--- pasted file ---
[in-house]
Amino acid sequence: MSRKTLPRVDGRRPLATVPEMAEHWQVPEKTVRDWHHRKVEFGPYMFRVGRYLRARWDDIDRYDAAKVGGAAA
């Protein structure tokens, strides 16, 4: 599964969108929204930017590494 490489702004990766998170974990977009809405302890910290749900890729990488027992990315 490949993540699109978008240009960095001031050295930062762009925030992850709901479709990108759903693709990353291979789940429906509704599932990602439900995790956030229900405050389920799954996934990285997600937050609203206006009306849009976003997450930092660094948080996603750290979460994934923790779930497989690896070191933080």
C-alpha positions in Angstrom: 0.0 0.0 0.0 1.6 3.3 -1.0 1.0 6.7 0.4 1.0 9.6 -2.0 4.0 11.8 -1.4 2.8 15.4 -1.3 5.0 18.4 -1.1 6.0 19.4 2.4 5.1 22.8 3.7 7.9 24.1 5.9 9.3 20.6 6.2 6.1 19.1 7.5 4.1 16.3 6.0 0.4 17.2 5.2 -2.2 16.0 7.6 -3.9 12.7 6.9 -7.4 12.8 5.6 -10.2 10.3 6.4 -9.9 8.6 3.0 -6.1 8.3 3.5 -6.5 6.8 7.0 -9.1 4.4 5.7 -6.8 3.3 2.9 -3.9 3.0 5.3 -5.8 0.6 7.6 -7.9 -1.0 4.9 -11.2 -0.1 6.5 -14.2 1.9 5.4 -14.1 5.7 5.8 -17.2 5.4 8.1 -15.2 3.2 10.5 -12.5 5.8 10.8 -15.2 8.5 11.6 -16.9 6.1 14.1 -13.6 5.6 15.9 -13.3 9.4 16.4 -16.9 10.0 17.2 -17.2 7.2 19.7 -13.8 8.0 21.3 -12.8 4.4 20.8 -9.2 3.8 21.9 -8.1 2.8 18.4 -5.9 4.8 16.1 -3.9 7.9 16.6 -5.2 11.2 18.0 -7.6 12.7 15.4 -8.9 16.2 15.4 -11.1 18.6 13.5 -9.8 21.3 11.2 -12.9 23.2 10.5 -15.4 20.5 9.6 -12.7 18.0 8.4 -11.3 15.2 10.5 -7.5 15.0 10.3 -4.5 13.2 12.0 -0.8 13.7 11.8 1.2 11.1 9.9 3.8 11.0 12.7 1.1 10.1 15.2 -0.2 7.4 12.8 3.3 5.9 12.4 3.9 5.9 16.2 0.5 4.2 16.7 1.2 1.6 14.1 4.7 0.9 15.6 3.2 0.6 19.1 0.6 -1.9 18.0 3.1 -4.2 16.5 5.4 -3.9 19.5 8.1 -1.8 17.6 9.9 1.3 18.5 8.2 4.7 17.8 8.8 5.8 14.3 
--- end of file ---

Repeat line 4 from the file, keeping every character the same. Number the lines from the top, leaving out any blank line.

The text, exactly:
C-alpha positions in Angstrom: 0.0 0.0 0.0 1.6 3.3 -1.0 1.0 6.7 0.4 1.0 9.6 -2.0 4.0 11.8 -1.4 2.8 15.4 -1.3 5.0 18.4 -1.1 6.0 19.4 2.4 5.1 22.8 3.7 7.9 24.1 5.9 9.3 20.6 6.2 6.1 19.1 7.5 4.1 16.3 6.0 0.4 17.2 5.2 -2.2 16.0 7.6 -3.9 12.7 6.9 -7.4 12.8 5.6 -10.2 10.3 6.4 -9.9 8.6 3.0 -6.1 8.3 3.5 -6.5 6.8 7.0 -9.1 4.4 5.7 -6.8 3.3 2.9 -3.9 3.0 5.3 -5.8 0.6 7.6 -7.9 -1.0 4.9 -11.2 -0.1 6.5 -14.2 1.9 5.4 -14.1 5.7 5.8 -17.2 5.4 8.1 -15.2 3.2 10.5 -12.5 5.8 10.8 -15.2 8.5 11.6 -16.9 6.1 14.1 -13.6 5.6 15.9 -13.3 9.4 16.4 -16.9 10.0 17.2 -17.2 7.2 19.7 -13.8 8.0 21.3 -12.8 4.4 20.8 -9.2 3.8 21.9 -8.1 2.8 18.4 -5.9 4.8 16.1 -3.9 7.9 16.6 -5.2 11.2 18.0 -7.6 12.7 15.4 -8.9 16.2 15.4 -11.1 18.6 13.5 -9.8 21.3 11.2 -12.9 23.2 10.5 -15.4 20.5 9.6 -12.7 18.0 8.4 -11.3 15.2 10.5 -7.5 15.0 10.3 -4.5 13.2 12.0 -0.8 13.7 11.8 1.2 11.1 9.9 3.8 11.0 12.7 1.1 10.1 15.2 -0.2 7.4 12.8 3.3 5.9 12.4 3.9 5.9 16.2 0.5 4.2 16.7 1.2 1.6 14.1 4.7 0.9 15.6 3.2 0.6 19.1 0.6 -1.9 18.0 3.1 -4.2 16.5 5.4 -3.9 19.5 8.1 -1.8 17.6 9.9 1.3 18.5 8.2 4.7 17.8 8.8 5.8 14.3 